Biker Cymbeline a Real Drag

6 Nov

Daniel J. Rowe

Want to watch an excellent play full of life, energy, violence, intrigue, decapitation and romance and make it boring? No? Neither did I.

That’s why Cymbeline, the biker/cop adaptation of the Shakespeare play of same name that could have been oh-so-cool, was so disappointing.

How did this happen?

The idea for the film had everything you want in a Shakespearean adaptation: good play, good idea, good actors and nice set pieces, and yet, it failed in almost every respect.

A brief synopsis.

Directed byMichael Almereyda and starring Ed Harris (Cymbeline), Ethan Hawke (Iachimo), Milla Jovovich (the Queen), Penn Badgley (Posthumus) and Dakota Johnson (Imogen), the film centres on Cymbeline’s motorcycle club’s fight to get out from under the colonial weight of Rome (the cops).

Without getting into specific plot points, let’s just say there are fights, prodigal sons, almost rapes, poisoning, faked deaths, hide-and-go-seek games, and a chopped off head.

How did this film fail?

First, the delivery of lines.

Anyone not entirely sure what the term “vocal fry” means will have a definitive answer after watching this film. The cast, almost without exception, mumble, grumble and sometimes whisper their way through lines I guess in an attempt to make sure everyone knows they’re a tough sort used to rumbling through life. You know, like motorbikes. Sort of.

Vocal Fry:

In speech, a low, scratchy sound that occupies the vocal range below modal voice (the most commonly used vocal register in speech and singing). Also known as vocal fry register, creaky voice, pulse register, laryngealization, and glottal fry. (See Examples and Observations, below.)

David Crystal notes that American actor Vincent Price “produced excellent creaky voice in his especially menacing moments” (A Dictionary of Language, 2001).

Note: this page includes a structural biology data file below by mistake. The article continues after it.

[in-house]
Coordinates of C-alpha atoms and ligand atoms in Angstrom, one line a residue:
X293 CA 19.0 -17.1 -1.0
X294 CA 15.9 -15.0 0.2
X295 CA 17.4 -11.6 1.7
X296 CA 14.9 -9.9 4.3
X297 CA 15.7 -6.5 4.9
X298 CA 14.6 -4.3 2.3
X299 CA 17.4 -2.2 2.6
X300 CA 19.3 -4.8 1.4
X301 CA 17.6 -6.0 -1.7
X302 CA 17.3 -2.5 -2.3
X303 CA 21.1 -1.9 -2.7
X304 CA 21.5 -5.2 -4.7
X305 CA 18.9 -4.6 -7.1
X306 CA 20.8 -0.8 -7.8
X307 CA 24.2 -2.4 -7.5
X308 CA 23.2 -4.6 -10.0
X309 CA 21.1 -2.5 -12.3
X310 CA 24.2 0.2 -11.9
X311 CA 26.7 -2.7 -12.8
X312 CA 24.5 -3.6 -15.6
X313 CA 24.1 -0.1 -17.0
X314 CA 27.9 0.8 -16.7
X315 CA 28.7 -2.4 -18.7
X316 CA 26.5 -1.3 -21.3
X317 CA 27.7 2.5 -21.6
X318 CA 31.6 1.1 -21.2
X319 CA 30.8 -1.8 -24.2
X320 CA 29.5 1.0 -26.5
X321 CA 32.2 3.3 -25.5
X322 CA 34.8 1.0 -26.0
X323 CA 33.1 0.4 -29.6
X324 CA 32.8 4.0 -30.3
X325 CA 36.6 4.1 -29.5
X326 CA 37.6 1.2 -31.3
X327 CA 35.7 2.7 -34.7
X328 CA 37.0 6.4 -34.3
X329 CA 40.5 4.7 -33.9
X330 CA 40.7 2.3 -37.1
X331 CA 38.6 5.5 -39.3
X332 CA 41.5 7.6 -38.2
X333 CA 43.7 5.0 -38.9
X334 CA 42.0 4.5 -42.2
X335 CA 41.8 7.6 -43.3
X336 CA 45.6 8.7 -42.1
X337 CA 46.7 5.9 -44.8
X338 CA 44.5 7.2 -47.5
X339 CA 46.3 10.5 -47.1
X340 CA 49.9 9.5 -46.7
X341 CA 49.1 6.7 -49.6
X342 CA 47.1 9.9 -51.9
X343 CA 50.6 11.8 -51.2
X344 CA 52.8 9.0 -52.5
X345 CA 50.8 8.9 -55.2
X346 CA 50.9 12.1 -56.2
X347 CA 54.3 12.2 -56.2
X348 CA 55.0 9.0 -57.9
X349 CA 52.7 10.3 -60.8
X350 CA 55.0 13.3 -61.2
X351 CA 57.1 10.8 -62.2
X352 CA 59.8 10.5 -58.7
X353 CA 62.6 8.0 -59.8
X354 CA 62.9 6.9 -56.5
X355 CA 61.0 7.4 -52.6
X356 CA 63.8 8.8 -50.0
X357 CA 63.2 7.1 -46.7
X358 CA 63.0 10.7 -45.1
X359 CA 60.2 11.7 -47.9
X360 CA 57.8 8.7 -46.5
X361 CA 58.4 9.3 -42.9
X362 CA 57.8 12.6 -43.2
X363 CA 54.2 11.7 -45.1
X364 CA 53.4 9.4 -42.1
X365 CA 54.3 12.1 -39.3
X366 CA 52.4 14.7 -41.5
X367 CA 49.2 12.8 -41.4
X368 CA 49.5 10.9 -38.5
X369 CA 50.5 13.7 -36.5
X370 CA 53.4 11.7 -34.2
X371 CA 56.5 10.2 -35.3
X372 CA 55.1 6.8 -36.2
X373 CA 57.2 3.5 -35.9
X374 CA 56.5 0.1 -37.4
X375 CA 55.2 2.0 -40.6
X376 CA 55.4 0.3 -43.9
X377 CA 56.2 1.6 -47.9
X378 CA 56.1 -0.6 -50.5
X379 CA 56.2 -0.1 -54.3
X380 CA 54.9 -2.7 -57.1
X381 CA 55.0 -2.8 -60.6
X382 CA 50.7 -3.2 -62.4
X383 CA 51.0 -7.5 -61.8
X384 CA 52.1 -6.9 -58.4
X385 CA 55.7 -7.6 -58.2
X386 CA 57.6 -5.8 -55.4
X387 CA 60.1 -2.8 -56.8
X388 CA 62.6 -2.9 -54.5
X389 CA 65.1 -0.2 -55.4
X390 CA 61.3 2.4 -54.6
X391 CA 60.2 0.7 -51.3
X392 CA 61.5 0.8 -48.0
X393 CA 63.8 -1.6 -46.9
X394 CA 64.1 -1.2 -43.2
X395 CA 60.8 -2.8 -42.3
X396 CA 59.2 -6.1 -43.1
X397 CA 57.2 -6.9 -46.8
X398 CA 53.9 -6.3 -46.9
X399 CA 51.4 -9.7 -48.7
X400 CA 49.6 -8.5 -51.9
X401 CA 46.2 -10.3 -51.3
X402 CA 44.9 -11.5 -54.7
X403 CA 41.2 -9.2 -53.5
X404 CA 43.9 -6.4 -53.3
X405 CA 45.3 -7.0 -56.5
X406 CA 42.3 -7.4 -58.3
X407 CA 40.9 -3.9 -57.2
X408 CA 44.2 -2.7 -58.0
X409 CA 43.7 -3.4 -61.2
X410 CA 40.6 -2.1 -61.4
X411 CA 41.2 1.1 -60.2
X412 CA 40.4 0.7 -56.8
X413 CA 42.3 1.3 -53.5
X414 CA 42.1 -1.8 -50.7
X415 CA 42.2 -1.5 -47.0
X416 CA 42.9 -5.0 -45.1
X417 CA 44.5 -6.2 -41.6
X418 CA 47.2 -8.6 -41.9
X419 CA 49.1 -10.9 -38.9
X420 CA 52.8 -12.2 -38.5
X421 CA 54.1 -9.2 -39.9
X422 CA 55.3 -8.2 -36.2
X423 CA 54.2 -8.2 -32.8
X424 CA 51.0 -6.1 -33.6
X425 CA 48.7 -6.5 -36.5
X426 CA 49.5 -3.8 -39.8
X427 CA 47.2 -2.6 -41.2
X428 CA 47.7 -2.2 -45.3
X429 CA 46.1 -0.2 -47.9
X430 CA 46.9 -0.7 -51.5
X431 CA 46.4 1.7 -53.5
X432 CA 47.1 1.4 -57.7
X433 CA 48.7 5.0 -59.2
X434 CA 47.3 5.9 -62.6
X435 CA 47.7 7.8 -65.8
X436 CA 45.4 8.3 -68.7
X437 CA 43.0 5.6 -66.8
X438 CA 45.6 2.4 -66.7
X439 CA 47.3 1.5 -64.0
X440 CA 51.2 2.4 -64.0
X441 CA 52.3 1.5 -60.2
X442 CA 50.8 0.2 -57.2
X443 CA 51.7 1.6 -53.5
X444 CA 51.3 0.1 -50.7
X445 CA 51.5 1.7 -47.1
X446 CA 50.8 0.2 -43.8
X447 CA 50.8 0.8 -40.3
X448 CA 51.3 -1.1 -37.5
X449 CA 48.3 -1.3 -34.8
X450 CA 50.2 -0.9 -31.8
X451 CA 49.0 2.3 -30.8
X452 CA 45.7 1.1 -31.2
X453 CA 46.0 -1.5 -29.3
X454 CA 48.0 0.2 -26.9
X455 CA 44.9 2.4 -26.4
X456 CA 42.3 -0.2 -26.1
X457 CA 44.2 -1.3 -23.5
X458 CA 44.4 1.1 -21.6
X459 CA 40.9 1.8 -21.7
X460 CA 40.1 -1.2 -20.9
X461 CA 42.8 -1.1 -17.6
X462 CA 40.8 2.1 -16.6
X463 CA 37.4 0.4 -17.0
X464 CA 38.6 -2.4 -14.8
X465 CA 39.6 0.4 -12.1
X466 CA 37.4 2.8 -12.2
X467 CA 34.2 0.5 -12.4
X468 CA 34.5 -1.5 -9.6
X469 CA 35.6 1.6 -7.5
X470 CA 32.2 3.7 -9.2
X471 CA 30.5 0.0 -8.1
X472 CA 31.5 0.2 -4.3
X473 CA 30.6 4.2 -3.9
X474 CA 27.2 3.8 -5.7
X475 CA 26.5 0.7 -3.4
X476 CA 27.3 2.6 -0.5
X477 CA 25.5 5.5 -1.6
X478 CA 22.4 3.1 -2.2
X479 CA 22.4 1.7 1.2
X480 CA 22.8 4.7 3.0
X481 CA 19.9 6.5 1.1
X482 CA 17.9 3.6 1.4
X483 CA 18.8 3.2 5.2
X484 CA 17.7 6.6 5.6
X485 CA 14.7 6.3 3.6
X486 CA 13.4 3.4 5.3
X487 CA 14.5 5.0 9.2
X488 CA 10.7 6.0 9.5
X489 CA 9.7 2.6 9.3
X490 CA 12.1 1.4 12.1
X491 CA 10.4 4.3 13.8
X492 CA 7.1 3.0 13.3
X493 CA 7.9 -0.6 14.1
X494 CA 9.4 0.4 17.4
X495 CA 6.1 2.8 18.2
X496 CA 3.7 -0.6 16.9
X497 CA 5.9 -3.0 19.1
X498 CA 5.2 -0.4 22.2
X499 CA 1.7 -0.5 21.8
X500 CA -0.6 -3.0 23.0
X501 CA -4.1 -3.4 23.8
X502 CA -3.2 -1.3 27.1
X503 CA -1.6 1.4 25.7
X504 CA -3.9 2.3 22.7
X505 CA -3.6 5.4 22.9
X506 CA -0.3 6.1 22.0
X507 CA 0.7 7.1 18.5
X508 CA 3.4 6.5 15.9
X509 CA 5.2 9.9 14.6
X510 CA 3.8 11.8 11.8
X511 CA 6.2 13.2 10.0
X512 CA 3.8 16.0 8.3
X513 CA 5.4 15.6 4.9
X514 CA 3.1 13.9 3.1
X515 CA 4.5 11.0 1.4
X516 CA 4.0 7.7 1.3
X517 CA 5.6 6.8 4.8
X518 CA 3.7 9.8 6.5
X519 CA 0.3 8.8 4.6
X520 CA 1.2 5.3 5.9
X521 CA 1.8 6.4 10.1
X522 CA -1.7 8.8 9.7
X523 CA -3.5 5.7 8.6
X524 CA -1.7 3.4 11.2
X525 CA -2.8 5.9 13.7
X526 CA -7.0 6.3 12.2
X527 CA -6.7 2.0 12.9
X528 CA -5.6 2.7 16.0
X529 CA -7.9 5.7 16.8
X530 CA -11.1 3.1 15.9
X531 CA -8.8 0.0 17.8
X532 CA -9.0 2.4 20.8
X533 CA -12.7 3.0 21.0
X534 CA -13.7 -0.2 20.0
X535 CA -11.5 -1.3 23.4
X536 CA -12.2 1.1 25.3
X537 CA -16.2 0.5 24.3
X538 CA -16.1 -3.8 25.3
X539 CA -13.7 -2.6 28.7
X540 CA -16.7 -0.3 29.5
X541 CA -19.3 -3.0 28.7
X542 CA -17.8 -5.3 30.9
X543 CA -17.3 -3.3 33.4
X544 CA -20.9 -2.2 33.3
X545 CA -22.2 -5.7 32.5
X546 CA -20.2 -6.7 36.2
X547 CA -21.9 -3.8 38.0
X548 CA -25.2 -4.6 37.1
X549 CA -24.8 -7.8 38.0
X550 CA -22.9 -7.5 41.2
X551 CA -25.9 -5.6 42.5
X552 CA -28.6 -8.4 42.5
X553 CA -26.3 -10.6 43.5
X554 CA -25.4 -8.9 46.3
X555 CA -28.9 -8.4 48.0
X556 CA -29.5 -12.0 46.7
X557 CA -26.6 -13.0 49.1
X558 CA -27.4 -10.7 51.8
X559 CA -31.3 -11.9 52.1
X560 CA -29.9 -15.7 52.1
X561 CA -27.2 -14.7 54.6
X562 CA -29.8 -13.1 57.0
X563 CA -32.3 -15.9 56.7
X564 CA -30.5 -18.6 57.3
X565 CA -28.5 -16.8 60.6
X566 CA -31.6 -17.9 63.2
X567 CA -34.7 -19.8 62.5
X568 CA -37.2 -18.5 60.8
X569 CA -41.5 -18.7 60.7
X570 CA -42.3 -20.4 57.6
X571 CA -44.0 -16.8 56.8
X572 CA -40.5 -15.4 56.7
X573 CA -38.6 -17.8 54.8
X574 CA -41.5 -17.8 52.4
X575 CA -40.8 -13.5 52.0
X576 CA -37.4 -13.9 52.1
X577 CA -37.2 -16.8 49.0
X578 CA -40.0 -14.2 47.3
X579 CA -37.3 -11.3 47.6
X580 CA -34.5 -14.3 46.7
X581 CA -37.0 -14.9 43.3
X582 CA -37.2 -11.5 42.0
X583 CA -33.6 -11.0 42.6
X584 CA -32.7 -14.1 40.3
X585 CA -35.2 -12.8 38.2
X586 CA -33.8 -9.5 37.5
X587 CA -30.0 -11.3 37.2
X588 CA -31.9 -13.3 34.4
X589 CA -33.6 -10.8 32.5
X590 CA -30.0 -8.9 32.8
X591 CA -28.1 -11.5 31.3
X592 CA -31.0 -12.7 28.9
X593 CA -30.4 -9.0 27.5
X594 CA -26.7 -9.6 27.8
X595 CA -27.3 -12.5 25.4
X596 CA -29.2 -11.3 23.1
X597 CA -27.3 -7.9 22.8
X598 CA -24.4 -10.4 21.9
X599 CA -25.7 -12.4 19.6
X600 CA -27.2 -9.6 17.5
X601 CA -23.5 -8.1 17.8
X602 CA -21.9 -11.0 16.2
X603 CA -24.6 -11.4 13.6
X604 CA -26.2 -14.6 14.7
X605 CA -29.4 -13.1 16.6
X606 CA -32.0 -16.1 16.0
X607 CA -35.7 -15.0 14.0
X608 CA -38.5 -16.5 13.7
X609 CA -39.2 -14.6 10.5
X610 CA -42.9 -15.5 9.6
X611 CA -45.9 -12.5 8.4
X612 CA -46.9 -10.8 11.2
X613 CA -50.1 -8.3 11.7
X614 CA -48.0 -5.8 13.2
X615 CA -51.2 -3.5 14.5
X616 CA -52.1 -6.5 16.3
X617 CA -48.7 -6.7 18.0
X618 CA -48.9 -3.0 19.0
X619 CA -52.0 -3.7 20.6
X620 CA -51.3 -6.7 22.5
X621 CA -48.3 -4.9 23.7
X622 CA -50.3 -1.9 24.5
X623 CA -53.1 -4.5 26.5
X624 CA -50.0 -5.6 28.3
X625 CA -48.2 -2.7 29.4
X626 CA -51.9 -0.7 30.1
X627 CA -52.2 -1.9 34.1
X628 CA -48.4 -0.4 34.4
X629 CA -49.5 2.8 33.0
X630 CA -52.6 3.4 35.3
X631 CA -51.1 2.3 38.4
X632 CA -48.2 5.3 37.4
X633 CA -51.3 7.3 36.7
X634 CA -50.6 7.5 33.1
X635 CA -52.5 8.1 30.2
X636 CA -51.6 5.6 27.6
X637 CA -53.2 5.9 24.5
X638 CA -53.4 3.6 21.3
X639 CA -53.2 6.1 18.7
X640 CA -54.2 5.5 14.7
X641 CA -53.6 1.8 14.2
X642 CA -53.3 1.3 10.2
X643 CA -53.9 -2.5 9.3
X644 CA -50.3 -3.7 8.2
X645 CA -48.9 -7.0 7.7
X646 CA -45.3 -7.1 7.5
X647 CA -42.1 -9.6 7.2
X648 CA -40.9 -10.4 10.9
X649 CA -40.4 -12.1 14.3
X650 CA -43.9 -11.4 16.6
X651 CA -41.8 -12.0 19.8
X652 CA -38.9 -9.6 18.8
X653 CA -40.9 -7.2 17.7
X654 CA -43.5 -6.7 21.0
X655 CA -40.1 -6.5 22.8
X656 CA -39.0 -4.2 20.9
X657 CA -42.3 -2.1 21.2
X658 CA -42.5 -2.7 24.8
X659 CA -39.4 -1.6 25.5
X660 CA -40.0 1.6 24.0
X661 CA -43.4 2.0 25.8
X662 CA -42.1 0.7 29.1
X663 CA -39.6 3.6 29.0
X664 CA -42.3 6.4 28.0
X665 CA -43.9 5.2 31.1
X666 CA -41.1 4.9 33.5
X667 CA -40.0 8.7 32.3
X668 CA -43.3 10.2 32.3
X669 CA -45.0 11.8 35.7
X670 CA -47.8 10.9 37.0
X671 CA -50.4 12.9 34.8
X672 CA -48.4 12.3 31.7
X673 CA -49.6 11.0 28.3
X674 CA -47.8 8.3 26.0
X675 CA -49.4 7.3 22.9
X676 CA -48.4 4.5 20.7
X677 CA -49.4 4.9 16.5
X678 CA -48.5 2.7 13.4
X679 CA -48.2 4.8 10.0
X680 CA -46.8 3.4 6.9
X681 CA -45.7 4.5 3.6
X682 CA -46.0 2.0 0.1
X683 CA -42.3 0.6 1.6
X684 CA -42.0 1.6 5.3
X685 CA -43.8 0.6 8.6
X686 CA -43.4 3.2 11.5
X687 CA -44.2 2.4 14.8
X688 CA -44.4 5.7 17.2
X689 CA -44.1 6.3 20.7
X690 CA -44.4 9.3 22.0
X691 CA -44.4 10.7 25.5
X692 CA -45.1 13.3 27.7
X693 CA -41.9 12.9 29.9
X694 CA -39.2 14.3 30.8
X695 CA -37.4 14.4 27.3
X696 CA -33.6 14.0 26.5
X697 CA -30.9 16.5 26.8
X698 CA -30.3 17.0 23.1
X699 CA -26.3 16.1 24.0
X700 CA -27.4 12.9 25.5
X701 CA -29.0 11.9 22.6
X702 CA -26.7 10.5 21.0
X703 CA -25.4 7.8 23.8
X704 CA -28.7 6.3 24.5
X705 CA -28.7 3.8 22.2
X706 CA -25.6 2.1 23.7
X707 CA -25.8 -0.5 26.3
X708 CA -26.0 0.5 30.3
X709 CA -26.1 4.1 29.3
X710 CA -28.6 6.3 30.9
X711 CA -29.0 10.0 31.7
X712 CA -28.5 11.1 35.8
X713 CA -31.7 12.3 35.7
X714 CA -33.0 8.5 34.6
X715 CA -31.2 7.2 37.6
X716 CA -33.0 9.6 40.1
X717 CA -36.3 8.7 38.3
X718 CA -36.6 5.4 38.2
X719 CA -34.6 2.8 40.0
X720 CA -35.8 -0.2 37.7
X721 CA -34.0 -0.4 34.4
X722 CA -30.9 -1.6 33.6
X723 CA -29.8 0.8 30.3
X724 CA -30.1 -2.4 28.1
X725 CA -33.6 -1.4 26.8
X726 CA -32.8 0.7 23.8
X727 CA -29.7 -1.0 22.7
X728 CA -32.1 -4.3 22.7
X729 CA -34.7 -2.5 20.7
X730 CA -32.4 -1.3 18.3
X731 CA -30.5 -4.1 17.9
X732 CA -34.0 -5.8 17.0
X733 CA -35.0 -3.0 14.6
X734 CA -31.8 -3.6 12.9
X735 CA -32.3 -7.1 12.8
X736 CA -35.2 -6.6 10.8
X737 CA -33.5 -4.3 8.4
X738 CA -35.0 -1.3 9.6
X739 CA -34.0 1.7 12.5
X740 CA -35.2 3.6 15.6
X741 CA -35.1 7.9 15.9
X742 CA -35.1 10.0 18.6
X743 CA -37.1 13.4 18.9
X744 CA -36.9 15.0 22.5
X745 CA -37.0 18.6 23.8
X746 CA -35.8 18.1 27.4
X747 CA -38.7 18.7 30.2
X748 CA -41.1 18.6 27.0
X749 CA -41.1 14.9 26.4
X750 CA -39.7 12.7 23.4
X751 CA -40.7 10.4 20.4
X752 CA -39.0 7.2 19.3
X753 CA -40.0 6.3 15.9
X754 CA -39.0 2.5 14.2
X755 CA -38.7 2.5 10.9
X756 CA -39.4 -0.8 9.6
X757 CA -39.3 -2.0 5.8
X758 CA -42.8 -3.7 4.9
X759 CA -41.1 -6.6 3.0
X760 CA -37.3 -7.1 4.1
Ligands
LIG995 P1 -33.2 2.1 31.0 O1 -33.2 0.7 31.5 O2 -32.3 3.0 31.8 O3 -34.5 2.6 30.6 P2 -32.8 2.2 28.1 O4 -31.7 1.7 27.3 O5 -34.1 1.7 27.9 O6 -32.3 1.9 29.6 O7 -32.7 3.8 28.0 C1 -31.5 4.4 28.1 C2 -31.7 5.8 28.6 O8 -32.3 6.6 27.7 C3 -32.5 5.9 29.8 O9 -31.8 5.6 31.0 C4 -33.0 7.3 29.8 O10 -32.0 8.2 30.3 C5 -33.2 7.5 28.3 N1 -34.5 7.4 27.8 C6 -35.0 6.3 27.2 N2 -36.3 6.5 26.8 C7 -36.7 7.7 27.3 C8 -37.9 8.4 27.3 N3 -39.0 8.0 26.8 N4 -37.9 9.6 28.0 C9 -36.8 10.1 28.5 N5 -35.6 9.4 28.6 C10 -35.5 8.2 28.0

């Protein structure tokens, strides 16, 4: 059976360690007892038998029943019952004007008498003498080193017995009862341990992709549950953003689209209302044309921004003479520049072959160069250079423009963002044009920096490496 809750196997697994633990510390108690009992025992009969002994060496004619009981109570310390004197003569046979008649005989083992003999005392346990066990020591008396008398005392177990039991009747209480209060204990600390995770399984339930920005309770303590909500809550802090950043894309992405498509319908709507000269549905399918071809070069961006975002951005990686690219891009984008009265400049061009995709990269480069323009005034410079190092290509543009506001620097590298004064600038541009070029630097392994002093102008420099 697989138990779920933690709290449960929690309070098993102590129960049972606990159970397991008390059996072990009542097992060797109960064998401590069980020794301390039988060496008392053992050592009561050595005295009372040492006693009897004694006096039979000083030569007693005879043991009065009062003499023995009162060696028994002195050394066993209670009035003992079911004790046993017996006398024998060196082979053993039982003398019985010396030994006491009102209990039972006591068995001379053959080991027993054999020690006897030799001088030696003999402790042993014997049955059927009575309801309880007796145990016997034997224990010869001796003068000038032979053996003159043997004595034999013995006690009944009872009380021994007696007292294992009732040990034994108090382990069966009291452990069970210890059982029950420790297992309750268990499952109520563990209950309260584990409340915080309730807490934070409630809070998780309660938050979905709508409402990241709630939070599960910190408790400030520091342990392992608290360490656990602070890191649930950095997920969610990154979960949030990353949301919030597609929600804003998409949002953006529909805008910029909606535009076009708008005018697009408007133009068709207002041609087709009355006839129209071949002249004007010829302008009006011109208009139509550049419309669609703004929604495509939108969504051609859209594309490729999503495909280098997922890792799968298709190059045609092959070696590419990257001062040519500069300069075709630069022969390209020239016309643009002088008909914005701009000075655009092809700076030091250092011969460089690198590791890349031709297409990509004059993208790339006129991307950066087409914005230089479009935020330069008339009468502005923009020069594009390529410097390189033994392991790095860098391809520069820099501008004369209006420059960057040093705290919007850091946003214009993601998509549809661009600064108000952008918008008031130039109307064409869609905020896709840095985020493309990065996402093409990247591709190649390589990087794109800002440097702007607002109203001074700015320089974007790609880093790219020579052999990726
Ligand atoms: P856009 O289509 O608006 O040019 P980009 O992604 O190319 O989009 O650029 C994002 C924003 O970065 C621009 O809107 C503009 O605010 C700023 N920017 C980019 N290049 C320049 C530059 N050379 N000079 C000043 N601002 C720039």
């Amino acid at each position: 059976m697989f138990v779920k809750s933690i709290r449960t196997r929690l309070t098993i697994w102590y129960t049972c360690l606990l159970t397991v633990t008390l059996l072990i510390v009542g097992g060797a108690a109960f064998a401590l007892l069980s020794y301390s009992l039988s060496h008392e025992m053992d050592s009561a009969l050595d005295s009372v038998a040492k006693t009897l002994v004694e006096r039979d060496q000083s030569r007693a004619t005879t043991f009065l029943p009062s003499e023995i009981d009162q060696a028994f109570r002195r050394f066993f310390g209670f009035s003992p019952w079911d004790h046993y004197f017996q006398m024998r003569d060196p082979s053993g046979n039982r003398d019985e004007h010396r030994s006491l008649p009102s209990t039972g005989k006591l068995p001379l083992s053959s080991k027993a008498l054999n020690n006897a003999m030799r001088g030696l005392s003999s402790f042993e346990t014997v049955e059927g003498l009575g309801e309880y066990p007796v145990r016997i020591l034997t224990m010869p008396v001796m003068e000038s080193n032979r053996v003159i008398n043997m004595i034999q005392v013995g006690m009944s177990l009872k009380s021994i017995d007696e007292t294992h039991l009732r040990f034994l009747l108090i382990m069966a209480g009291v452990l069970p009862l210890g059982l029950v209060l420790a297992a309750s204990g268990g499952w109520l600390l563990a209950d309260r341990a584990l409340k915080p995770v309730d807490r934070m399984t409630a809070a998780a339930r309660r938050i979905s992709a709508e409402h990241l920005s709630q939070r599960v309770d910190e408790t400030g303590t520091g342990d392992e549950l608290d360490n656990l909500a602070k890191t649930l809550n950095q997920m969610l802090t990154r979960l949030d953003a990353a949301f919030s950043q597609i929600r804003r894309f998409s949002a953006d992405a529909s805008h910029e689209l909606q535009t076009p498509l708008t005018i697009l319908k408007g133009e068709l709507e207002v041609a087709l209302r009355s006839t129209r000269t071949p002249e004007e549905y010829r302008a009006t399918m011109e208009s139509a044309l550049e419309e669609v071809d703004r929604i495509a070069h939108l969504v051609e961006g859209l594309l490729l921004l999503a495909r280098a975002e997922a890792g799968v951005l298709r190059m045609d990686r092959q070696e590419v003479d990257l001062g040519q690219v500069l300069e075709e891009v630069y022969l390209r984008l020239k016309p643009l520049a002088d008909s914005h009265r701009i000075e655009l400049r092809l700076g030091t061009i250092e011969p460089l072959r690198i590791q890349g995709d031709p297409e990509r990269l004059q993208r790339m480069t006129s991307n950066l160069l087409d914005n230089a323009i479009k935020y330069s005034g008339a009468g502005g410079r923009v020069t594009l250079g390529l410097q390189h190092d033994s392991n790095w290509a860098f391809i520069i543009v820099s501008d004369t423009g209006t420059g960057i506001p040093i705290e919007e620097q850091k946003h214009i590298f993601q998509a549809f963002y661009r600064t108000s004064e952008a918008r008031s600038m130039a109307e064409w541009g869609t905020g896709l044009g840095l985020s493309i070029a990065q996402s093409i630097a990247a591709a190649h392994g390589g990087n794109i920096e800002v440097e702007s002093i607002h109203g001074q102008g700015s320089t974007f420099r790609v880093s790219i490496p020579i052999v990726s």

I kind of hoped there would be a bit more energy to the characters. It’s not like there is not energy in the lines!

The film’s stars never seem to have any passion while speaking, and there is a good chance a few snoozes could be had while getting through the film.

All of the actors seem good fits for the roles. I mean Dan Humphrey on Gossip Girl is practically Posthumus, and wouldn’t you know it, Penn Badgley plays him. Just cut and past, and swap some dialogue. I won’t lie, when Dan and Serena van der Woodson broke up I stopped watching. Their love was just so real and perfect. Dangit TV! Why do you ruin everything. Then again, they might have got back together in the end. Maybe I should finish watching the series.

Where was I? Oh right. Shakespeare.

Imogen as well is lacking, but maybe I was spoiled by Lily Rabe’s stellar performance in the park this year. Johnson, however, is very drab.

And then there’s Iachimo, a very creepy and crazy character. I was expecting a lot out of Hawke given the quality of his performance in Hamlet. He was dull. I was sad.

Anton Yelchin as Cloten is perhaps the biggest disappointment. Cloten is one of Shakespeare’s most underrated characters. He can be buffoonishly funny, terrifyingly dangerous, or menacing depending on how you play him, and Yelchin is none of these.

The Queen is played by this woman, and has to be called out as a miss. She is on screen very little and given so few lines that it’s unclear what she did, why it mattered, and how her plot was foiled.

John Leguizamo‘s in it too, and adds another ‘guy who was cool in other Shakespeare play, but dull in this one’ credits to the film.

Argh. I know all of these actors are better than this, and I DEFINITELY know the play is better than this.

Second, direction.

This, I don’t understand. Almereyda did a kickass version of Hamlet in 2000, and the hope was that he’d be able to bring the same energy and style to one of Shakespeare’s weirdest and most interesting plays. He had the actors for it, but the film just didn’t wind up picking up any steam. It lacked energy and style, which is baffling as the concept had both.

Even the scenes of violence, confrontation and passion play out very low key. By the end, there is little impact when prodigal sons return, heads are lopped off or doting and devoted husbands prove their infidelity.

You want to see this play, and you want to see it done right, and Almereyda fails. This makes me sad.

Other things.

The constant scene and locale changes don’t help those trying to piece together what is actually a very complicated plot. It’s hard to connect with any of the characters when they get very short scenes, mumble their lines, and have no emotion be it humourous or dramatic.

The bikers aren’t that badass, and the cops don’t have the intimidating power due to Rome. The film is a miss, and, for someone who anticipated its release so much, discouraging.

It was original released as Anarchy, Ride or Die, which is a pretty dumb title and doesn’t really make any sense when you think about it. The story is more about controlling and asserting a state’s existence within an empire.

Please make another version of this play. It deserves it.


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